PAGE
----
Causes of aggression

Patients can become aggressive or violent for many reasons. This can include an underlying medical problem or an acute physical or mental illness which causes a patient to behave in a way which is not in keeping with their usual character. Similarly, patients who are ill, scared or in discomfort or who feel their request isn’t being listened to actioned appropriately can react in an unpredictable manner.

Other factors which may contribute to aggression include communication problems, frustration, previous poor experience and unrealistic expectations.

Other patients have a history of difficult behaviour, even when there is no underlying problem to explain this. It can be possible with these patients to anticipate problematic behaviour.

Anticipating challenging behaviour

Being aware of the possibility of a situation escalating, even in patients with no history of challenging behaviour, is the first step. Observe a patient’s manner, what they say and how they say it. Acknowledging that a patient is unhappy or frustrated and indicating you wish to understand why and help, if possible, may help de-escalate the situation.

Showing a willingness to listen, asking open ended questions and avoiding encroaching on the person’s personal space may also help to calm the situation. Give careful thought to the layout of consulting rooms, or the use of panic alarms. NICE has published guidance on how to manage violence and aggression in a healthcare setting; this includes advice concerning staff training.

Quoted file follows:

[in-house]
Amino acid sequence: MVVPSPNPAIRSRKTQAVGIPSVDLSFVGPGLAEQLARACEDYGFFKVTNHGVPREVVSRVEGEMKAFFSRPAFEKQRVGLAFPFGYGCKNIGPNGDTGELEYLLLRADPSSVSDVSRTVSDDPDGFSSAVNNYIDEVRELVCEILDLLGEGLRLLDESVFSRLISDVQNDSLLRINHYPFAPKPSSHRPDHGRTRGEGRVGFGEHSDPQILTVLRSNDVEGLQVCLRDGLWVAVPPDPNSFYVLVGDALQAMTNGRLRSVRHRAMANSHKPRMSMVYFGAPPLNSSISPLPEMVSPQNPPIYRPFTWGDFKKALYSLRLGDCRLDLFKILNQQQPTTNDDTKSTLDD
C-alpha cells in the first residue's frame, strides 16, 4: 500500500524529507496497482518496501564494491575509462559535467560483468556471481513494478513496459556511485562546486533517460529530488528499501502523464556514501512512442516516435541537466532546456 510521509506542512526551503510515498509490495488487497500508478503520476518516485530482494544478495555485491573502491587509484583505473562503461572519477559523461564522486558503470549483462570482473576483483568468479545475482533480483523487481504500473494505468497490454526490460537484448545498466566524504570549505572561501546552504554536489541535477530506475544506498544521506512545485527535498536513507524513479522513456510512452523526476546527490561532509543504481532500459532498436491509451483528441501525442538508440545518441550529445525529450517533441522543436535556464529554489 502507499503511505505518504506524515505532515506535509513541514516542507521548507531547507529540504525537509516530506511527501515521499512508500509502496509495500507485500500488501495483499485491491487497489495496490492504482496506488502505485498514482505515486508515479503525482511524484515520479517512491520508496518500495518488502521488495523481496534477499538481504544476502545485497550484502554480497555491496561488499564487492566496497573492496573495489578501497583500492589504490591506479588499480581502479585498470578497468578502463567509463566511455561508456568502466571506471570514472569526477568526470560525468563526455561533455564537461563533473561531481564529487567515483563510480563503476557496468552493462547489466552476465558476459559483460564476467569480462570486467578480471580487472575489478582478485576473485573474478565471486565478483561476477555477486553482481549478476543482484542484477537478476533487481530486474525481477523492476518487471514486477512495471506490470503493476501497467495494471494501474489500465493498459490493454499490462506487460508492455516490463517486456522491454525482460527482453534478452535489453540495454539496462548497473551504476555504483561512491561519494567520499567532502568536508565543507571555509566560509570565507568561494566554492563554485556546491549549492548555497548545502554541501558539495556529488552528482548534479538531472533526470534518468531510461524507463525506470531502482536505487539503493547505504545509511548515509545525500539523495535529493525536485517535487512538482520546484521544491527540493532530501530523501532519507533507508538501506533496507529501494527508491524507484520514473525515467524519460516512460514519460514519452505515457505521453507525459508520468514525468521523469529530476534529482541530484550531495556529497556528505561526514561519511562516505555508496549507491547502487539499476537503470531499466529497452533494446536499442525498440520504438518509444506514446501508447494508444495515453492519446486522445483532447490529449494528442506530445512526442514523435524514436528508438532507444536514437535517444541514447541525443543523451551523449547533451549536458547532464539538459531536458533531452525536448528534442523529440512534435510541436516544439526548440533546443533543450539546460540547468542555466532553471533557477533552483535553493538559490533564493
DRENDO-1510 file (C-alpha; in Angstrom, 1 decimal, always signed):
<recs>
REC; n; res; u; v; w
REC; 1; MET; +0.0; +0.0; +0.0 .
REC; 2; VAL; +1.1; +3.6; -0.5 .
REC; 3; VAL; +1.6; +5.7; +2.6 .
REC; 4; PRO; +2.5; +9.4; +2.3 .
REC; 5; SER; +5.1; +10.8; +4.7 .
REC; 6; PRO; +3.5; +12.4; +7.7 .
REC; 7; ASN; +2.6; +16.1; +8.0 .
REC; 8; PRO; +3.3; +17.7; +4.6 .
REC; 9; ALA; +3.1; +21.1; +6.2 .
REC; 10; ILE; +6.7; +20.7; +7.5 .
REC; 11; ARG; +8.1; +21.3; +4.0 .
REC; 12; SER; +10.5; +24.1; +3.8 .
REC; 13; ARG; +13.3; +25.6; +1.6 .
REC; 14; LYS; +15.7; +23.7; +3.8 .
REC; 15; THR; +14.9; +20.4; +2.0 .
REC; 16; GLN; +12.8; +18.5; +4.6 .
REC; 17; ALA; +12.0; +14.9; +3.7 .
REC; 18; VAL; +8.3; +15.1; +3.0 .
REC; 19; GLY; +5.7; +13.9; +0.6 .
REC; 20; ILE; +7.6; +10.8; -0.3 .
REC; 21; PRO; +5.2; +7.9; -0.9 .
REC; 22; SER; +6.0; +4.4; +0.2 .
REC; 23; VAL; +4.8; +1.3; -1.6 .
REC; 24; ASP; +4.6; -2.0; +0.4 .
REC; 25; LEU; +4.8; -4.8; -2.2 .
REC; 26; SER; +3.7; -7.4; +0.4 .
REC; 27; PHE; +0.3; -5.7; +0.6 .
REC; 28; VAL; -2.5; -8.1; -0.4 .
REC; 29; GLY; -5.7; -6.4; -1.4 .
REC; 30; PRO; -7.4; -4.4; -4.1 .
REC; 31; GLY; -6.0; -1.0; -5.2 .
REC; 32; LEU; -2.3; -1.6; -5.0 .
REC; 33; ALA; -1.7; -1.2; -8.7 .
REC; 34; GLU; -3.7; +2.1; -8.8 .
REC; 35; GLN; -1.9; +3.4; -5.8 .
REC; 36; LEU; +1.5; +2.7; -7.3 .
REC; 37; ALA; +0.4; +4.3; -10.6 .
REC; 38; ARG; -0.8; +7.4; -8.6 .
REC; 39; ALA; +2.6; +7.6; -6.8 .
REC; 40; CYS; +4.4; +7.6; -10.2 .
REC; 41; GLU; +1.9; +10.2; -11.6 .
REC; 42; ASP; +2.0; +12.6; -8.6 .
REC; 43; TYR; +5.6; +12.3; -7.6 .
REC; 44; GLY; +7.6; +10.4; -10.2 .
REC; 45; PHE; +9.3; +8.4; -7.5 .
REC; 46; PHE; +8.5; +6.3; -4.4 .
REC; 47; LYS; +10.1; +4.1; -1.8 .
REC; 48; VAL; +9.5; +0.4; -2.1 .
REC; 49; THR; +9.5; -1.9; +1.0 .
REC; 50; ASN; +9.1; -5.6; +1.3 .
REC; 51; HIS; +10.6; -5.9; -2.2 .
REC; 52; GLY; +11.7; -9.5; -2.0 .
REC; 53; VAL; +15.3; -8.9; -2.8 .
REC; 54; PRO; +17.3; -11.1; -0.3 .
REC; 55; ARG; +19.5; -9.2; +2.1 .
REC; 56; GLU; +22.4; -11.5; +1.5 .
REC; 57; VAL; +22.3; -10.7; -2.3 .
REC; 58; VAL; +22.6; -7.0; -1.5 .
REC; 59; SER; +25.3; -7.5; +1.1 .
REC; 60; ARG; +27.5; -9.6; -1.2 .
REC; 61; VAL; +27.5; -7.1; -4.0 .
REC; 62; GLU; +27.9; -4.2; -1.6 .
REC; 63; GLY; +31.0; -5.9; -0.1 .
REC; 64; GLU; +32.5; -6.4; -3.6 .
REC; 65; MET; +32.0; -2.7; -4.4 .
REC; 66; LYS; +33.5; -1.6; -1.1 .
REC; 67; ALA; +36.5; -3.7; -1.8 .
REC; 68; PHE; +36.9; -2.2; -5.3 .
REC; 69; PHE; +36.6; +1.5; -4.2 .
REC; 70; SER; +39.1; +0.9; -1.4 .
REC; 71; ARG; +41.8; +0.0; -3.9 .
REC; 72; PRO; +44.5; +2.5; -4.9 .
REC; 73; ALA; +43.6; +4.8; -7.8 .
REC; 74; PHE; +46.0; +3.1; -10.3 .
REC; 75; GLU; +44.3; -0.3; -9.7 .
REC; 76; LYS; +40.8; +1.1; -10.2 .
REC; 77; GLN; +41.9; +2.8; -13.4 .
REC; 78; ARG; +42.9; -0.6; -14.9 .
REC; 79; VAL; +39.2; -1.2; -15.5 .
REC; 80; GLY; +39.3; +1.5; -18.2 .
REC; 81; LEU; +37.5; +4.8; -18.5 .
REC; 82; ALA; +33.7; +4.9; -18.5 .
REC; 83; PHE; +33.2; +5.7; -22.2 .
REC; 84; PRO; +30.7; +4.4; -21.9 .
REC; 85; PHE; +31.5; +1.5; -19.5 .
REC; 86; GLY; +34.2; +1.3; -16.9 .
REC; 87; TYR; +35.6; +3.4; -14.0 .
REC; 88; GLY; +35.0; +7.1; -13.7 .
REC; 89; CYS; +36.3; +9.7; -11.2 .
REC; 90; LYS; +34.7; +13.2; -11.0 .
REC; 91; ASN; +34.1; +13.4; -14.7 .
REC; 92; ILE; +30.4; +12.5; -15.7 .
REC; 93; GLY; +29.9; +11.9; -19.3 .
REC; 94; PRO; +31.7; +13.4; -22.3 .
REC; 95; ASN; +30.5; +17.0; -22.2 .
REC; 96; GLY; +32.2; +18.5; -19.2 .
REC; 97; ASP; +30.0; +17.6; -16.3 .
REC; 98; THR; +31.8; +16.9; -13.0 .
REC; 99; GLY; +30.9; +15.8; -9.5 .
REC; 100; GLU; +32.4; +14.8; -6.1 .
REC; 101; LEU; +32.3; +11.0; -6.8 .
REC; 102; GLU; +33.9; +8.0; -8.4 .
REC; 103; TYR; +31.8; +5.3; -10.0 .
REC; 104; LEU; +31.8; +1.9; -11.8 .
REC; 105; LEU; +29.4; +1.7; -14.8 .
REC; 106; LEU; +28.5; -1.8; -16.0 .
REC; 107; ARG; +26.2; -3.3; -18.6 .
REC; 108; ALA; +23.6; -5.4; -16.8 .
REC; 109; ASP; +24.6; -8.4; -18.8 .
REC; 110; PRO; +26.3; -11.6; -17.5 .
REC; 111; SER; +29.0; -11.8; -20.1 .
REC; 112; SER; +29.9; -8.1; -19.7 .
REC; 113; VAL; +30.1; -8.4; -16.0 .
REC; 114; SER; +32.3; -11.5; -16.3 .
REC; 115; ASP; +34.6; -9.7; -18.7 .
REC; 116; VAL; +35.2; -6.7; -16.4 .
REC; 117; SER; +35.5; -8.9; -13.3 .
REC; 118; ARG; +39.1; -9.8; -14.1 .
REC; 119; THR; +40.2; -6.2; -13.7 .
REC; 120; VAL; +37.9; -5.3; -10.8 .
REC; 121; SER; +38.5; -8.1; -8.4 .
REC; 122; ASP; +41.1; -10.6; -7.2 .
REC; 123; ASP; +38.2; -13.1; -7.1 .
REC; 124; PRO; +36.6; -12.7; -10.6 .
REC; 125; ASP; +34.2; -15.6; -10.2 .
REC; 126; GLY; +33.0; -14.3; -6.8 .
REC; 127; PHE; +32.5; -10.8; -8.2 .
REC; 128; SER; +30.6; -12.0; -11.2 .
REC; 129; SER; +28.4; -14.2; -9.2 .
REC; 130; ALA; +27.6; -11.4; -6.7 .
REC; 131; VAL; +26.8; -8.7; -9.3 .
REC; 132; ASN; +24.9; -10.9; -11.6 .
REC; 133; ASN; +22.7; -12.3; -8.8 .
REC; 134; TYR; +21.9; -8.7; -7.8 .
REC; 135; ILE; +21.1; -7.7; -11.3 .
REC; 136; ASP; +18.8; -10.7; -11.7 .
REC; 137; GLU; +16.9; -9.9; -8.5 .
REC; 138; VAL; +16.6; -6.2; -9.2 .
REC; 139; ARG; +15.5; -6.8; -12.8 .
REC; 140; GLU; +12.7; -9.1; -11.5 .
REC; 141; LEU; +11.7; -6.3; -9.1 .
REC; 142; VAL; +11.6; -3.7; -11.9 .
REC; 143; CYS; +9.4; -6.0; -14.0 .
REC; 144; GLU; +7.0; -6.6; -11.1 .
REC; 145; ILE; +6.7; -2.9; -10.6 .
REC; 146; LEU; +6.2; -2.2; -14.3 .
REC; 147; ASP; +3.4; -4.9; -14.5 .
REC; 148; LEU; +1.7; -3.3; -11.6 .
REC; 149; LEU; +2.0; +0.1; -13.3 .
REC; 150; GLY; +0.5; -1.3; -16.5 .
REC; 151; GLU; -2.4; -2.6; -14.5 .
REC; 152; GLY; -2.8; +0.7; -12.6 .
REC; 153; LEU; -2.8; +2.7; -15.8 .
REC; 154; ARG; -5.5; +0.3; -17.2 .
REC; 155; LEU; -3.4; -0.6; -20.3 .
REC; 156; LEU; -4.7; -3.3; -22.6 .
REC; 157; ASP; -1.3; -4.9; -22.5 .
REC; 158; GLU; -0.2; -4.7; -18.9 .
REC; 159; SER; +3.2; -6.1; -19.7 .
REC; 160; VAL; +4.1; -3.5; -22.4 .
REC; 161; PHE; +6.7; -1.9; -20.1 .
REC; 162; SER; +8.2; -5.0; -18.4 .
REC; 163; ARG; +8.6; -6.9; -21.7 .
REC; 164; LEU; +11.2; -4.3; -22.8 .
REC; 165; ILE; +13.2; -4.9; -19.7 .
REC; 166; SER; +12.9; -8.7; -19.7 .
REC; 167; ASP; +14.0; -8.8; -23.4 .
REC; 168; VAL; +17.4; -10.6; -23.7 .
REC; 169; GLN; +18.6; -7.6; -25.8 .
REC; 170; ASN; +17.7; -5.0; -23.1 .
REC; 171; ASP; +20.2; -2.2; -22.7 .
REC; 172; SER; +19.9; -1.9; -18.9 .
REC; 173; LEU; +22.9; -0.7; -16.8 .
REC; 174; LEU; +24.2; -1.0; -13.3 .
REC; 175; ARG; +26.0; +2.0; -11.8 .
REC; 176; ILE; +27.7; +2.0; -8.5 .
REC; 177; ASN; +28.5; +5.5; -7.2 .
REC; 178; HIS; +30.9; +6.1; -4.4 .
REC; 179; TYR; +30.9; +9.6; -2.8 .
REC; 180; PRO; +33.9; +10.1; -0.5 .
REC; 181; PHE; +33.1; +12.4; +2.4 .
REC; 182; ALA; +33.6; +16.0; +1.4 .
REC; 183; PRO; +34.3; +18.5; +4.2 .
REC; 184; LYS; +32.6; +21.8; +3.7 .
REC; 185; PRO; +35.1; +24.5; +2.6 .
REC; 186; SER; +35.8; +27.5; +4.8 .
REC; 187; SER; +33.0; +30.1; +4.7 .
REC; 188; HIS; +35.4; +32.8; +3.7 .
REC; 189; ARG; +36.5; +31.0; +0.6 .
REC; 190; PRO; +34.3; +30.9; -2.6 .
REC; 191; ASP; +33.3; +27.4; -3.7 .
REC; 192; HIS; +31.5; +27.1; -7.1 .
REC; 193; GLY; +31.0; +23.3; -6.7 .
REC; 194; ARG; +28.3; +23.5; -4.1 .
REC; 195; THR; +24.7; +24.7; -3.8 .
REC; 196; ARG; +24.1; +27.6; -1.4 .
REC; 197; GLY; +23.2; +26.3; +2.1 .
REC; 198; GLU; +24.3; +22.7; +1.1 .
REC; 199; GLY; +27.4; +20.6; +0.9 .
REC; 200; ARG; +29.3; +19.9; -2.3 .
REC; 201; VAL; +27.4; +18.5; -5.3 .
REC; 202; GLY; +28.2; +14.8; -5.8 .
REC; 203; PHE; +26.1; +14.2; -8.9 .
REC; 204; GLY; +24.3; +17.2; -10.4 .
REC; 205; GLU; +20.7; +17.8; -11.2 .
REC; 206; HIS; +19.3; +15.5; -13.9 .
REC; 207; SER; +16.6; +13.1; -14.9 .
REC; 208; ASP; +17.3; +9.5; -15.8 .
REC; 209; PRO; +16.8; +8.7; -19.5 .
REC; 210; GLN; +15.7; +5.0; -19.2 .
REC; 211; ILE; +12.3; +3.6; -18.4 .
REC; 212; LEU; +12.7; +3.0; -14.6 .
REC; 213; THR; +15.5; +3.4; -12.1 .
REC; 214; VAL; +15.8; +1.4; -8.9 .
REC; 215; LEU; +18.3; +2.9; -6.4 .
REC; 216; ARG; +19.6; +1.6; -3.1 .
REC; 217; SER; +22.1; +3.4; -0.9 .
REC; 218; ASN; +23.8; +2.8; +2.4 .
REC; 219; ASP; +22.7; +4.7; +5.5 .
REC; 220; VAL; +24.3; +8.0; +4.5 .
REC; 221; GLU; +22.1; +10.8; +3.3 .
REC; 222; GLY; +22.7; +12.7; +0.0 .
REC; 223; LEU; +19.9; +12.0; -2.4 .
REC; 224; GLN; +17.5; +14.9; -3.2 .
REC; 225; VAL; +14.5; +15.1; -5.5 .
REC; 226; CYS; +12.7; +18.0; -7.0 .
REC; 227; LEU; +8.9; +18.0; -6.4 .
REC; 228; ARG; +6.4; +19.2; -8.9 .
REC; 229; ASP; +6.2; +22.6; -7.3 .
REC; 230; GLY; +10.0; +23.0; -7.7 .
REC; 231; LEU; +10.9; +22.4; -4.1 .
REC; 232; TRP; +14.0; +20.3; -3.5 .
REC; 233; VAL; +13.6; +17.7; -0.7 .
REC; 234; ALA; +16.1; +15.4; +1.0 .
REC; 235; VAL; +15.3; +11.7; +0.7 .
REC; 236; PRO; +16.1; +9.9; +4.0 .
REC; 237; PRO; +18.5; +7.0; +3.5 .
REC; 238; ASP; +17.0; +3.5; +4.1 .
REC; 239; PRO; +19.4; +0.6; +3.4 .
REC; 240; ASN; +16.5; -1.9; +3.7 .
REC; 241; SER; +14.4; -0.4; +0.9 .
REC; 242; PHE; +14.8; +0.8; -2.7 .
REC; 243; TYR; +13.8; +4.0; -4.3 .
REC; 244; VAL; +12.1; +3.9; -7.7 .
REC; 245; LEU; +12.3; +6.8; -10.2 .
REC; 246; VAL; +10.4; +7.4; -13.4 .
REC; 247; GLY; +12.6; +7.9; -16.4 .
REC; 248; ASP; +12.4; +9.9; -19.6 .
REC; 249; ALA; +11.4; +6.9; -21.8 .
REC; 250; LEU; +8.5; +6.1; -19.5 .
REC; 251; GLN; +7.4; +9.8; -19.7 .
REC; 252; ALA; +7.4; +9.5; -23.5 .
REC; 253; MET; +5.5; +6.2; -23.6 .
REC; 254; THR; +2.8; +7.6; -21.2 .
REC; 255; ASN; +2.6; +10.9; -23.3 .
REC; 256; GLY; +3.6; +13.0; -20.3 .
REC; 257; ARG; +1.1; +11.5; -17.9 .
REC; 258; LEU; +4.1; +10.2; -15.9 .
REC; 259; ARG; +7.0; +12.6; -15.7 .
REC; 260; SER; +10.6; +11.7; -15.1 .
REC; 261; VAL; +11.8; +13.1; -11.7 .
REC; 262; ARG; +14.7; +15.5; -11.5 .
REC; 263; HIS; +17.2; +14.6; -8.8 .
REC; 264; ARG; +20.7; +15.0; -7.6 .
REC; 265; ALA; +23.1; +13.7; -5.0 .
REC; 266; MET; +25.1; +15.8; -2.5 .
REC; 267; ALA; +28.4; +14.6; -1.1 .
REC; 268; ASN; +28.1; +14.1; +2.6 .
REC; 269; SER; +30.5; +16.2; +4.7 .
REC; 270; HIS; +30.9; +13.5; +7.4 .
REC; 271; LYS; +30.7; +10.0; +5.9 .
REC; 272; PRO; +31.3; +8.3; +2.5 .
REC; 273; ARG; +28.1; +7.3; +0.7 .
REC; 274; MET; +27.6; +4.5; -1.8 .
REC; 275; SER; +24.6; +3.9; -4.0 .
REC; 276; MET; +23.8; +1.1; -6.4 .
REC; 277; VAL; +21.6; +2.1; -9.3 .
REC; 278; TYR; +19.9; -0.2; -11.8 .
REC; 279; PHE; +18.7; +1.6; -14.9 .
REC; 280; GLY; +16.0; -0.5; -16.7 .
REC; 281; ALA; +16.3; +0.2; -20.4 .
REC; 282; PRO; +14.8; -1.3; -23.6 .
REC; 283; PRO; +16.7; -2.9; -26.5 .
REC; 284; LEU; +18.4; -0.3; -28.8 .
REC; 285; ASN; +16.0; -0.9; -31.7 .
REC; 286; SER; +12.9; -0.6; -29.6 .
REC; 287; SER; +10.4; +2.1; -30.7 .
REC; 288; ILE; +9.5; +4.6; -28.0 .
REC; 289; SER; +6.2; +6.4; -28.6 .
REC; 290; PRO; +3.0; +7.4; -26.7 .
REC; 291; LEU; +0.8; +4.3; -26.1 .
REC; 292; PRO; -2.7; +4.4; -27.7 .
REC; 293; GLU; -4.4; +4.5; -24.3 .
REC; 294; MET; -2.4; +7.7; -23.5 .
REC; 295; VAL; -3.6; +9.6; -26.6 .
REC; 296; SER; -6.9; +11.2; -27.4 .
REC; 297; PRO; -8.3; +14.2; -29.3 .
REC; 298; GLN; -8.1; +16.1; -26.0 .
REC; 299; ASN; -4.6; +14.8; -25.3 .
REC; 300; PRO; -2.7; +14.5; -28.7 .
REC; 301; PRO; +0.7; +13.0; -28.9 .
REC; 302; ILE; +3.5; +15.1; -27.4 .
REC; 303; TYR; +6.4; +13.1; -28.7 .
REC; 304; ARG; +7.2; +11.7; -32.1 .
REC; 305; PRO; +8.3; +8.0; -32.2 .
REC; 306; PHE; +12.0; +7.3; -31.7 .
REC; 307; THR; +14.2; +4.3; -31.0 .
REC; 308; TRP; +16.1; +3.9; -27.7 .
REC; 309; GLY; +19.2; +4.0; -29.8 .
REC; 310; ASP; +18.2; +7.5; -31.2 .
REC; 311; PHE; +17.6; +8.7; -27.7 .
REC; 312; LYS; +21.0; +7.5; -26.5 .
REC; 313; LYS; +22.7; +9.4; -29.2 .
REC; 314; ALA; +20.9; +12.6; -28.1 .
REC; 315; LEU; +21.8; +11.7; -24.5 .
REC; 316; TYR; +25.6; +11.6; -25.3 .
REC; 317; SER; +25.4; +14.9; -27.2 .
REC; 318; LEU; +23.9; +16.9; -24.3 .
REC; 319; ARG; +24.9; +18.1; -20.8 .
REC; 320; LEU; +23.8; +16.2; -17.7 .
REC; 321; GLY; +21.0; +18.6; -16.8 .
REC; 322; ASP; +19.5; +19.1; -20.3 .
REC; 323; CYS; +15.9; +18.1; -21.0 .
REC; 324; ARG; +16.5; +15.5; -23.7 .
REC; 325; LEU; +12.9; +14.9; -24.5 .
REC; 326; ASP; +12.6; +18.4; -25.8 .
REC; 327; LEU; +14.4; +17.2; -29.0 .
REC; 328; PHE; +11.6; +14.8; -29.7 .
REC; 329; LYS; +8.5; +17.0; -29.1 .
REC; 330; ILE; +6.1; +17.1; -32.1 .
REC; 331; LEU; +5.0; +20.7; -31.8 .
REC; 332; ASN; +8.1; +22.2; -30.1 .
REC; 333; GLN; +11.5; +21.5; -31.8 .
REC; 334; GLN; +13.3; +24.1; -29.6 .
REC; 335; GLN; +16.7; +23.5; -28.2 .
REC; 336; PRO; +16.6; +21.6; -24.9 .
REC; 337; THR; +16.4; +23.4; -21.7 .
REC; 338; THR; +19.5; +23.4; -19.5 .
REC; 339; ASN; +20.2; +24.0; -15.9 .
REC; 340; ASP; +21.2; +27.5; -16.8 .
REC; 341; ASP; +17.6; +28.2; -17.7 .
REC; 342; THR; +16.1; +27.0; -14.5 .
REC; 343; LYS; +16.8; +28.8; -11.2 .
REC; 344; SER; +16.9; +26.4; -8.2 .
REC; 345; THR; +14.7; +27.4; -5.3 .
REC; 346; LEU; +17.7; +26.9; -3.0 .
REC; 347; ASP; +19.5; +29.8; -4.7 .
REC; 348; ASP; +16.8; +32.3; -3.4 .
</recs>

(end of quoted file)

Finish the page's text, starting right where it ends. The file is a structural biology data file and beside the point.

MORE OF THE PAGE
If a patent becomes aggressive or violent despite these steps, then it may be appropriate to consider what follow up action is required. It is prudent to have a clear policy in place setting out how abusive and threatening behaviour from patients will be dealt with. This should be readily available, for example a notice in the patients’ waiting room, or on the practice website.

Warning patients

It can be difficult to know how to handle a complaint from a patient that you also want to warn about their behaviour. However, any warning should be dealt with separately from a complaint response.

The possibility of a warning should be discussed within the practice, and the discussion noted. In the MDU’s experience, warnings about behaviour, or removal from a practice list can result in a complaint; it is therefore helpful to be able to demonstrate that the decision taken was reasonable and proportionate.